Blog Article

Five easy strategies to save on college costs

Five easy strategies to save on college costs -

By Merriman Wealth Management, Wealth Advisor
Published On 03/30/2012

High school seniors are now in the process of getting acceptance letters to colleges.

When the thick envelope comes, there will be well-deserved joy, possibly followed by the dismaying thought on how to actually pay for those four expensive years.

Hopefully, parents will have done some advanced planning and saving for this major event. There are various strategies which can substantially ease the financial burden of higher education, some of which should be started many years before high school.


Before we discuss strategies, let’s review some key terms, as they say in school.

There are two major financial aid forms which could be completed. The first is FAFSA, the Free Application for Federal Student Aid. This has to be submitted to be considered for any federal financial aid. It can be completed as early as January of the child’s senior year in high school. FAFSA assumes that 5.64% of parental assets can be used to fund annual college expenses, while the assessed rate on the children’s assets is a much higher 20%.

A second form, called the CSS Profile, is required by an increasing number of private colleges and some public schools as well. Both FAFSA and CSS use family income and assets to determine how much the family can spend on college, and how much aid they might receive. CSS counts some family resources which are excluded by FAFSA, and assesses some assets at a higher rate, leading to a higher expected family contribution and less aid.

The Expected Family Contribution, or EFC, is the total amount the family is expected to contribute for college education in any given year.

Federal aid includes grants and loans. Grants do not have to be repaid.  Loans either start accruing interest after college or during college, and do have to be repaid. Institutional aid includes the separate funds the college may give, including grants, scholarships, and work/study programs.

Each school may have its own Net Price Calculator, which will give an estimate of federal and institutional aid, and the total EFC, depending on your circumstances.

There are various options to save for college, including 529 Plans, Coverdell Education Savings Accounts and custodial accounts. These are described in College Savings Options by Lowell Lombardini Parker.



Based on how various items are classified on the financial aid forms, families can do some advance planning to maximize the potential aid. The following five strategies, in order of how early you can start them, could really help.

Consider having twins!

Having more than one kid in college at the same time can increase financial aid. The expected family contribution is the total for the family, regardless of the number of children in college at the same time. This means that, if you have two kids in school at the same time, the EFC per child will be cut in half. For example, if you were expected to pay $30,000 if you had one kid in college, you would be expected to pay $15,000 per kid, or $30,000 total, if two of your children were in college at the same time. The lower EFC per kid could lead to more financial aid.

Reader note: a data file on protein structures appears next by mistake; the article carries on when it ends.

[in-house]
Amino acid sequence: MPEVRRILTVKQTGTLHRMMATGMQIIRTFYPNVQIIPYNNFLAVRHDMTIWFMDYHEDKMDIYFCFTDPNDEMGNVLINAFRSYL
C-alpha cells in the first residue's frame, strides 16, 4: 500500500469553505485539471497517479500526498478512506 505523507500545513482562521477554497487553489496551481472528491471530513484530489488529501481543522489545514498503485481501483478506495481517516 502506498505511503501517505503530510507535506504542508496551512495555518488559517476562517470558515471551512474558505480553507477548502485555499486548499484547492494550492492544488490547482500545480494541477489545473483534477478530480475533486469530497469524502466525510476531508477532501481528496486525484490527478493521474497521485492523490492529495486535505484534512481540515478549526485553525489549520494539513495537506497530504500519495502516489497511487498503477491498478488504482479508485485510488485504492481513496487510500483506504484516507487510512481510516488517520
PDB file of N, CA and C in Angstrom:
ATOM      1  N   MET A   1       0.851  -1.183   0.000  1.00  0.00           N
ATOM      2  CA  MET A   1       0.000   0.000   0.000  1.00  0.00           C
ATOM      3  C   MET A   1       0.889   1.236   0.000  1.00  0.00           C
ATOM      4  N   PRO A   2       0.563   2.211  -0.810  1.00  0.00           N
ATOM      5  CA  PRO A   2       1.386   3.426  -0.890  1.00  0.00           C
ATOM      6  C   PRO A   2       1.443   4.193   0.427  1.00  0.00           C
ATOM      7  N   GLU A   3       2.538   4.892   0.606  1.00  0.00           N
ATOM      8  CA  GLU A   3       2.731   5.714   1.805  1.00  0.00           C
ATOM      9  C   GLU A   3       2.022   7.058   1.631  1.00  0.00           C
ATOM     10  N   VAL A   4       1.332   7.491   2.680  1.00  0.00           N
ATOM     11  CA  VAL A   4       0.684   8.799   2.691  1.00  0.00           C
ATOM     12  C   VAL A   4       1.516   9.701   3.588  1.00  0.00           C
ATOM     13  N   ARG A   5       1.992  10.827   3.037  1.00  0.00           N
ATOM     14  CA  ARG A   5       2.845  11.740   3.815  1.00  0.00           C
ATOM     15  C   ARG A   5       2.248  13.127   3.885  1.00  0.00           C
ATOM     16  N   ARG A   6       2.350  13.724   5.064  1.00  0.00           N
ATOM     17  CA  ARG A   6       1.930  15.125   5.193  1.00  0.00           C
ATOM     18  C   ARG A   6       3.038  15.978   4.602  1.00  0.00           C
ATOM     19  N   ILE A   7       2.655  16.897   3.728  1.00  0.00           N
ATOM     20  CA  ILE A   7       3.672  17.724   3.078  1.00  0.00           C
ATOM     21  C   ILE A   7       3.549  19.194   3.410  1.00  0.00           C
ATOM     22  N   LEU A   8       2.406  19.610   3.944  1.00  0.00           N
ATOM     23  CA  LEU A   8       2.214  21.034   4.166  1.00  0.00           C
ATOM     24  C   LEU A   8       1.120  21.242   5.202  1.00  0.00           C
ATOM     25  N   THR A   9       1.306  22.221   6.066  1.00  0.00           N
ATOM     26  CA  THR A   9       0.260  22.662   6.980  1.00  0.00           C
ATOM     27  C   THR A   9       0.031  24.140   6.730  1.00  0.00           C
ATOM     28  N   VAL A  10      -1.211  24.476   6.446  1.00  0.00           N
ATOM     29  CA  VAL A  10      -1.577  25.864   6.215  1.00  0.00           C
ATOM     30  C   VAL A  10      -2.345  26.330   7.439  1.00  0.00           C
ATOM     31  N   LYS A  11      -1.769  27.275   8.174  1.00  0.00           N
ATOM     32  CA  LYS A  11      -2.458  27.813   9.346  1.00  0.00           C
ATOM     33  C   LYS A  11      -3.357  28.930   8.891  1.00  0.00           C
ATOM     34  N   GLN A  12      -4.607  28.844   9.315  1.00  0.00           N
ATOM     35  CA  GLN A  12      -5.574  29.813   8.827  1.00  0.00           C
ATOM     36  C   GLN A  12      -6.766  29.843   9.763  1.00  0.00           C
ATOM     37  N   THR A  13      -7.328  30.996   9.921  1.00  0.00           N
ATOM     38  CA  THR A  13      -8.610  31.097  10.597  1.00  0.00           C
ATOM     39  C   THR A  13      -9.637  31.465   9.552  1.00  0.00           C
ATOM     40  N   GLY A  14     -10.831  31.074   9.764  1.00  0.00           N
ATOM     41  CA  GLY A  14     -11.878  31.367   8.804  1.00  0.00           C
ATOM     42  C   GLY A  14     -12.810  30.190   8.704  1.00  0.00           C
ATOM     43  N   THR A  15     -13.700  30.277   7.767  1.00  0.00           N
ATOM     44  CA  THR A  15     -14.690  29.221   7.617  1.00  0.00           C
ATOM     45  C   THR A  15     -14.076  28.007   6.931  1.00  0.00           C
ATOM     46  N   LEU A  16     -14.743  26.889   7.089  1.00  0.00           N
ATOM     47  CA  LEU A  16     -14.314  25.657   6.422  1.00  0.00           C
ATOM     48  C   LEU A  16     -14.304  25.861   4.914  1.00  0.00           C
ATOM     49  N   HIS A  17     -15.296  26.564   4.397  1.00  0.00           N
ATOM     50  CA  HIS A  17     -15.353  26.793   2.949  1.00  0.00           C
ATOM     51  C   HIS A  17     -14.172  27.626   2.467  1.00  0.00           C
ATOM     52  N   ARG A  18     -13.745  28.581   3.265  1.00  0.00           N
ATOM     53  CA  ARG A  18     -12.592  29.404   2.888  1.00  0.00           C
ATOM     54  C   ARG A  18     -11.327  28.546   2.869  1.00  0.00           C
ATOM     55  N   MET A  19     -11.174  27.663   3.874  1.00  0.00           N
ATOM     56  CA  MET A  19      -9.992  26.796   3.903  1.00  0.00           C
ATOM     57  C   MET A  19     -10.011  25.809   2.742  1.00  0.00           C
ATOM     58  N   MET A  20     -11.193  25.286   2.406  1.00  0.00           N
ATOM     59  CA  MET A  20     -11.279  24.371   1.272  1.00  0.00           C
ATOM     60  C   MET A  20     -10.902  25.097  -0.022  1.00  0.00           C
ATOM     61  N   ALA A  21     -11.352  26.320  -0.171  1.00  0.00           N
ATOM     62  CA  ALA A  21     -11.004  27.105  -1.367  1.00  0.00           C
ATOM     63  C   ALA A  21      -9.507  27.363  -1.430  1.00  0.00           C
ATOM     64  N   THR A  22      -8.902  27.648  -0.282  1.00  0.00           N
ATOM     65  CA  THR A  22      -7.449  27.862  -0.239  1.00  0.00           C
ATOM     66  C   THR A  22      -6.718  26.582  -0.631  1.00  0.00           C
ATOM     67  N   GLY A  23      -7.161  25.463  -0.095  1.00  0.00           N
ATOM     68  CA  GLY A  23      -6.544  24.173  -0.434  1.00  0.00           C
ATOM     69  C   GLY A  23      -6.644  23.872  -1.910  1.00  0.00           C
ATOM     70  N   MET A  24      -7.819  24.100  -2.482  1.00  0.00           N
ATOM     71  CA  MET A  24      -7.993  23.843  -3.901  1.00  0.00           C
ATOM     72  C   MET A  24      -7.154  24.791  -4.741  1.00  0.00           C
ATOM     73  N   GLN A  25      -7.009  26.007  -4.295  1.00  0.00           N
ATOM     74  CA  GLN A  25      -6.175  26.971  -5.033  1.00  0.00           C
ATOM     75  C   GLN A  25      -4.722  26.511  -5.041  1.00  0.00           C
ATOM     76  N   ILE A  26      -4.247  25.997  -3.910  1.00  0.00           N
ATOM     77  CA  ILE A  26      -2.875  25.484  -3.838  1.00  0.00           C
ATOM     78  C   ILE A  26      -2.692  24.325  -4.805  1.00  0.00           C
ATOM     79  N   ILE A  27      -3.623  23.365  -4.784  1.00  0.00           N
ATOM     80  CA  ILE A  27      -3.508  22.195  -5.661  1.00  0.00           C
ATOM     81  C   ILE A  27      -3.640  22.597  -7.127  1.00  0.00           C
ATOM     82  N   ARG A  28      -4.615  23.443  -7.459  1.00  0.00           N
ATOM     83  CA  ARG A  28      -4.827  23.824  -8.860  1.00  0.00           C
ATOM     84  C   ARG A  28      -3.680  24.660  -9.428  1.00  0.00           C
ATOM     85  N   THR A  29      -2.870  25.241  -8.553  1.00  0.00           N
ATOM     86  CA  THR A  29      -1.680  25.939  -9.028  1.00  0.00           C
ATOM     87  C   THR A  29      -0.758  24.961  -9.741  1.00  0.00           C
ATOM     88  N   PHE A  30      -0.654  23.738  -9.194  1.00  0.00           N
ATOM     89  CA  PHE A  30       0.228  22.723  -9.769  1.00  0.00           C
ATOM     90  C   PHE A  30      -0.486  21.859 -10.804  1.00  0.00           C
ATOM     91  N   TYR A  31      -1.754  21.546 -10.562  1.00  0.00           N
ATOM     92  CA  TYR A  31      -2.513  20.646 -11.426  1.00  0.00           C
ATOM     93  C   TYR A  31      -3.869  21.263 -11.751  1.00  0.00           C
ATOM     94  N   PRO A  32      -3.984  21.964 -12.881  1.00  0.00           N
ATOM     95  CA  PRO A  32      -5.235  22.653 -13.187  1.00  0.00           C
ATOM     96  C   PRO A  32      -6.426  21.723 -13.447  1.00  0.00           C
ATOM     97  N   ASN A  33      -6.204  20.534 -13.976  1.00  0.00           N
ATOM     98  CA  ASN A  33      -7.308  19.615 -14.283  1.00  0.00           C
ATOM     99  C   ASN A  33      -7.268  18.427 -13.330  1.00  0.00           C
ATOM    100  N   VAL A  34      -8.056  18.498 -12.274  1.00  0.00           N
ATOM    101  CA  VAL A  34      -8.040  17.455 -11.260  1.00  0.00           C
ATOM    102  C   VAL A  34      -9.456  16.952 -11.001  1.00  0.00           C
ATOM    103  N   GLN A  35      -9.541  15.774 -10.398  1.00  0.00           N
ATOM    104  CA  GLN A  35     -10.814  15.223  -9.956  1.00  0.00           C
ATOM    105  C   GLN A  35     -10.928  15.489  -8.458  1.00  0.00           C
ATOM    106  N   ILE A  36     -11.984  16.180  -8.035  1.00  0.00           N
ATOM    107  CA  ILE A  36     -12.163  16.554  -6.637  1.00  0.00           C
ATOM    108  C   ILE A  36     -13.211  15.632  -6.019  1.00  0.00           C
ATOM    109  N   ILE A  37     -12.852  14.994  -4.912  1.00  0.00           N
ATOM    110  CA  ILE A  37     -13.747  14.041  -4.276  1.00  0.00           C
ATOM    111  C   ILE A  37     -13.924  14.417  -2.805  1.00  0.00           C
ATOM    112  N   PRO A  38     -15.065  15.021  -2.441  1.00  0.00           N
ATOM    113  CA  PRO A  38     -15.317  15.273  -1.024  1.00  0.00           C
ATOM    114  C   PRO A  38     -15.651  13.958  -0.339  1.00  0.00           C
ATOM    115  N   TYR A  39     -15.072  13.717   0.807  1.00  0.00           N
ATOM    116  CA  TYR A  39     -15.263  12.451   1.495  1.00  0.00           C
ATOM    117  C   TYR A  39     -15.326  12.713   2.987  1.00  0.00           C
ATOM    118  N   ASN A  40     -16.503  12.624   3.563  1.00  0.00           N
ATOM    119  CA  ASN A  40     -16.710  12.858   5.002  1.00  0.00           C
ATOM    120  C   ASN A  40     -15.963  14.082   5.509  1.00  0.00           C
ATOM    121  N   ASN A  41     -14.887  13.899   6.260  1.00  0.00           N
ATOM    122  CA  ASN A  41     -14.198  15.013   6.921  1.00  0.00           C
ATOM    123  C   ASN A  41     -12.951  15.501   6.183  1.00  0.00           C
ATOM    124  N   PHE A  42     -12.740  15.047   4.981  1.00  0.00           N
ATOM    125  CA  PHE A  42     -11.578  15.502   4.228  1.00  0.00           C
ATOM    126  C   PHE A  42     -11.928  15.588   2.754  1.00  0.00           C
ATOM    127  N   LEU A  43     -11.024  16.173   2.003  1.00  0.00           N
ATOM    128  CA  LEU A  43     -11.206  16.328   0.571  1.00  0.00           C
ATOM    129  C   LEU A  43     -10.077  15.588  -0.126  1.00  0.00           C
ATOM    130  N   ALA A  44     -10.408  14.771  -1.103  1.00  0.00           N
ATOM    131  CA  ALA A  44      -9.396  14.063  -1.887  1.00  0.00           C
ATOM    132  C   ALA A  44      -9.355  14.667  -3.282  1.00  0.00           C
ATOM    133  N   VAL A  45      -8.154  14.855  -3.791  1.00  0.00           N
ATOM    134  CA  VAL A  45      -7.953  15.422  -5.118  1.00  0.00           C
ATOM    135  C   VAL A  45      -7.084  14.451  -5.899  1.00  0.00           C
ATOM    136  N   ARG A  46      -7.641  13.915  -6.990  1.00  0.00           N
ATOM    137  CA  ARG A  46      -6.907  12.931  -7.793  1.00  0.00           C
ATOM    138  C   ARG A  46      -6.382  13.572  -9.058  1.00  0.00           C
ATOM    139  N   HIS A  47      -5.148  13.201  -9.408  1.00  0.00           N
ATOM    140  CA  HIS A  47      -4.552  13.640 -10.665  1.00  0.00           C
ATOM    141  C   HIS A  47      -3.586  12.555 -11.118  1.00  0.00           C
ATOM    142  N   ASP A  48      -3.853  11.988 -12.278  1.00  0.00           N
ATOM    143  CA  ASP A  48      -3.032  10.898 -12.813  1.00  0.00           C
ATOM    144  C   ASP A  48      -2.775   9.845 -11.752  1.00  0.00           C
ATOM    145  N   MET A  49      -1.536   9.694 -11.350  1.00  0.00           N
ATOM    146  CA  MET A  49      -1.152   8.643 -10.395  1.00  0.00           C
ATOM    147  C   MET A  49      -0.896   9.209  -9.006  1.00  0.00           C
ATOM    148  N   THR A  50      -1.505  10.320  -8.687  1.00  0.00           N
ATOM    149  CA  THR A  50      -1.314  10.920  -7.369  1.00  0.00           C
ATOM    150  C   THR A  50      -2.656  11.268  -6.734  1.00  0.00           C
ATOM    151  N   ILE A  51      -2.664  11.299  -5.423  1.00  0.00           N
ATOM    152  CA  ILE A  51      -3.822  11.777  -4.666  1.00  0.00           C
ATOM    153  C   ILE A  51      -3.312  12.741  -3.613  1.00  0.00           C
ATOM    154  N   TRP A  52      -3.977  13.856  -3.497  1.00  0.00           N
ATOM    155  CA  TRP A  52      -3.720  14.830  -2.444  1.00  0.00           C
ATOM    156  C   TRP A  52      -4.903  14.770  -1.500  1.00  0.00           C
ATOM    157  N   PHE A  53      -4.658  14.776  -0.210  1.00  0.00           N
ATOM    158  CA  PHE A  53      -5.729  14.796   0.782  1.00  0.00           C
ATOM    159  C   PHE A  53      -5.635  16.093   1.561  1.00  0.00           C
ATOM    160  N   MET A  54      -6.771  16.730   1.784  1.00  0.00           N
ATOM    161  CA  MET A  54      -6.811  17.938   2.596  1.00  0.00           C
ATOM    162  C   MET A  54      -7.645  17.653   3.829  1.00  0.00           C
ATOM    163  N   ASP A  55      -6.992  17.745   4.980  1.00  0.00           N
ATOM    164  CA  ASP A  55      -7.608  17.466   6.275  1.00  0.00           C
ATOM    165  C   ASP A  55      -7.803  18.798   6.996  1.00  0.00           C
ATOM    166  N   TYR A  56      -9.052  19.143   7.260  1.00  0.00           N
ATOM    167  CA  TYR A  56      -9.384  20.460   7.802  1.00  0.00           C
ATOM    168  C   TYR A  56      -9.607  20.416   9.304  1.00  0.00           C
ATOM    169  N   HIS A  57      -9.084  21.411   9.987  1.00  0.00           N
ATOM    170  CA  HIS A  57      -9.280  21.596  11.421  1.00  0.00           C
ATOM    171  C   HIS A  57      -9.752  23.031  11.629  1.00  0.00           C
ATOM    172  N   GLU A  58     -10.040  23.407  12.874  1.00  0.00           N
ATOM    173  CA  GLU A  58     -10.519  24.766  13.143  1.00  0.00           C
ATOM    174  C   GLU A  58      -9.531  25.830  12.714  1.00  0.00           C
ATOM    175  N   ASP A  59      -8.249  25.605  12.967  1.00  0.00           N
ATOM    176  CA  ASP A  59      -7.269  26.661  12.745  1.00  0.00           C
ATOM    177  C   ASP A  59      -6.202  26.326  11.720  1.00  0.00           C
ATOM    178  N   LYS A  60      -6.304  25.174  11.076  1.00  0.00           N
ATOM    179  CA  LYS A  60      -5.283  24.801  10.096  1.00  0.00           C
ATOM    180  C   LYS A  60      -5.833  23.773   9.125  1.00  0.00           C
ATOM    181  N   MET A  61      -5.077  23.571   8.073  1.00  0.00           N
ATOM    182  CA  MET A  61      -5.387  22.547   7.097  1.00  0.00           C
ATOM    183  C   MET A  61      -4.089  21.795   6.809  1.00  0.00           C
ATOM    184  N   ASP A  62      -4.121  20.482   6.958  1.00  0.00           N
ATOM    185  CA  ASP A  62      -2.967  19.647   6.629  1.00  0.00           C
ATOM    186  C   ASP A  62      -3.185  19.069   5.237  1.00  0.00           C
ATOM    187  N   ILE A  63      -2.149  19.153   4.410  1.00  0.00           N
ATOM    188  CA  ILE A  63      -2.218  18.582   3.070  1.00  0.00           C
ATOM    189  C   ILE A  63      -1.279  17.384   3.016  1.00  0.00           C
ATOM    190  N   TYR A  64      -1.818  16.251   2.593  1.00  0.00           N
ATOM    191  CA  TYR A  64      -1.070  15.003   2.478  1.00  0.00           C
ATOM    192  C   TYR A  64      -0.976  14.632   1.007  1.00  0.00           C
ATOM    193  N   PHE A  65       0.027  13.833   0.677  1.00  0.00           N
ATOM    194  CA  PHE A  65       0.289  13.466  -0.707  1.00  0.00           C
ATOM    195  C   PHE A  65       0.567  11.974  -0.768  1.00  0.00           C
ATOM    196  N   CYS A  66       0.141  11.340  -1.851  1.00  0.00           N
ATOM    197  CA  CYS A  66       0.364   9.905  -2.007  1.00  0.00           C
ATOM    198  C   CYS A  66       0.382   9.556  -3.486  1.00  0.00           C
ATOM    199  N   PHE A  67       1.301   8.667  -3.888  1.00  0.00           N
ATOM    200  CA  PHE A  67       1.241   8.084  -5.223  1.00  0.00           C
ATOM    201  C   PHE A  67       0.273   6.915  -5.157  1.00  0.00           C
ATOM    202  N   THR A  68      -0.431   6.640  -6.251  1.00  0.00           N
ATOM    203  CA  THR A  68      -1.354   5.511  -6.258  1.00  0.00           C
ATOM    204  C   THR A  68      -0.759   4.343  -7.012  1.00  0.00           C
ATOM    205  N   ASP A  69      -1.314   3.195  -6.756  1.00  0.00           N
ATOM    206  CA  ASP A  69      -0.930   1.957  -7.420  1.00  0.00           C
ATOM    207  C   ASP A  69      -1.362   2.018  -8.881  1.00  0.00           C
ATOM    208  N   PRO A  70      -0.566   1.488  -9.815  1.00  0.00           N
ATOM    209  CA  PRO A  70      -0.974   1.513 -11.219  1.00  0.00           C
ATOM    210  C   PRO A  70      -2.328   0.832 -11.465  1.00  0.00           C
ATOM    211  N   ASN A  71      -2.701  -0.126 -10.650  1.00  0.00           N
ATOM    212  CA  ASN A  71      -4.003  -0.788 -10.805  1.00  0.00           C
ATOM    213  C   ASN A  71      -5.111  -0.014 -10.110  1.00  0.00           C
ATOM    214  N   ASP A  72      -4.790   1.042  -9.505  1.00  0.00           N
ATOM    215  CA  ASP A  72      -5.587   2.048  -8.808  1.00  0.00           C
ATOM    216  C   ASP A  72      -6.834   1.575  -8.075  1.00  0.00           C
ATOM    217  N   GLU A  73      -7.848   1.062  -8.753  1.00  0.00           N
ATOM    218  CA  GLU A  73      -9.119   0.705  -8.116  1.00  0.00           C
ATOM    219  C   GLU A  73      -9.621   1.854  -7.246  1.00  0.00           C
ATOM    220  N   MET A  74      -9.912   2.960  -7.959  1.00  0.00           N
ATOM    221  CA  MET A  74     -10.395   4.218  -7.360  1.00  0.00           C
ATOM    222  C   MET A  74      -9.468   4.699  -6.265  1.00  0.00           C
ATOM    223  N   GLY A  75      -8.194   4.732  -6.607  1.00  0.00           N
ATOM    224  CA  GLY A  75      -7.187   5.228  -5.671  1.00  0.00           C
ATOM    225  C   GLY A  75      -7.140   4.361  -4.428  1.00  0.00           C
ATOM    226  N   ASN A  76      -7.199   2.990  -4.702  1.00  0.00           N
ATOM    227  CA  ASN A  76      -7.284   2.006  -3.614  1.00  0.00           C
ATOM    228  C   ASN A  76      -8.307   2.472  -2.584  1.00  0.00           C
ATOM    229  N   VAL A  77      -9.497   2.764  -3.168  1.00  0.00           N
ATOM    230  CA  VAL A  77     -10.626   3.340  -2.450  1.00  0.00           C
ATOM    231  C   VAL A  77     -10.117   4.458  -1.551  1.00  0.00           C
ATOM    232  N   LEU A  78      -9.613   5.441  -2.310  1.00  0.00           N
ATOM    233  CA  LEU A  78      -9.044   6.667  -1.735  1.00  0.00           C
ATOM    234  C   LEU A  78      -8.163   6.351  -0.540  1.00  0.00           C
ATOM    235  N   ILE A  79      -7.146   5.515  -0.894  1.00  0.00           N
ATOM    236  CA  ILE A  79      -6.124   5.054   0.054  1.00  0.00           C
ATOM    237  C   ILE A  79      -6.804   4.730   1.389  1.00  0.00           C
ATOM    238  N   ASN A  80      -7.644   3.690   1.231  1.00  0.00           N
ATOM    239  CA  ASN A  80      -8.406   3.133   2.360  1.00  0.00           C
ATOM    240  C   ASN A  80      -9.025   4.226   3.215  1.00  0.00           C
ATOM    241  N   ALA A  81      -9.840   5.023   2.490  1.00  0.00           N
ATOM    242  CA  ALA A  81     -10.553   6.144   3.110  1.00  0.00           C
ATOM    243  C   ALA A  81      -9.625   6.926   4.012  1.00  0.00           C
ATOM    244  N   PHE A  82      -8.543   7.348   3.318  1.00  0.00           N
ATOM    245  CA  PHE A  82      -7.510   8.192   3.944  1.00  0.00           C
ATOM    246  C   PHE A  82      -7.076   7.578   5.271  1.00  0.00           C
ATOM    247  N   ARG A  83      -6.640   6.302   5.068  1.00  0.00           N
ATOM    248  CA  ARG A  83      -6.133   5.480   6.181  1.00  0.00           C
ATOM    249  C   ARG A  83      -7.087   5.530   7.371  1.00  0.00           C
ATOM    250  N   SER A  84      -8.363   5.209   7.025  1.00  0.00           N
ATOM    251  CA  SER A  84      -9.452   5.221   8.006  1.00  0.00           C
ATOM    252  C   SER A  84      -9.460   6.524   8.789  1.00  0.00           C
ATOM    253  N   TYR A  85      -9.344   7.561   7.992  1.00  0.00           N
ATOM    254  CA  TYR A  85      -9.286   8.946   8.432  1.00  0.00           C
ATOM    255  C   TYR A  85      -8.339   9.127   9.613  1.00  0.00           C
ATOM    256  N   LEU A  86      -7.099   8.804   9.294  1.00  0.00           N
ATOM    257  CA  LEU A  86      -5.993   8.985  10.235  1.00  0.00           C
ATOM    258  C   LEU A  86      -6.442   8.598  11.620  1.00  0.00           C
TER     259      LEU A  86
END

Max out parental retirement savings

Neither FAFSA nor CSS includes parental retirement assets when calculating financial aid. This means that one very important way to increase financial aid is to put as much as possible into the parents’ retirement accounts as early and consistently as possible.


Pay down your primary mortgage

FAFSA excludes primary home equity from its calculations. A perfectly acceptable technique to decrease the amount FAFSA expects you to contribute to college is to use some of your liquid assets to pay down the mortgage on your primary residence. CSS does include home equity – the more home equity the more they expect you to spend. Various schools which use the CSS form may place limits on the amount of home equity they include in their own calculations.


Have money in parent’s name

Because FAFSA assesses parental assets at a much lower rate than the child’s assets, it makes sense to keep assets in the parents’ name. Custodial accounts are considered the child’s assets, and will be assessed at 20% each year for the EFC. It could be more beneficial to fund 529 Plans, which are considered parental assets, and are assessed at a much lower rate.


Avoid capital gains when kids are in college

Capital gains increase your adjusted gross income, which will mean a higher expected family contribution. If you have appreciated securities which you will use to fund college, consider selling them by December of the child’s junior year in high school.

These five strategies can each have a beneficial impact on the amount of aid your child may get. When combined, these strategies can really help finance your child’s bachelor’s degree.

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By Merriman Wealth Management, Wealth Advisor

At Merriman, we manage your wealth so you can lead your best life. We take care of the financial planning and investment management, so you can deal in more possibilities and have the space you need to dream big.

Because it’s time to stop asking "What should I do?" and start saying, "This is what I could do."

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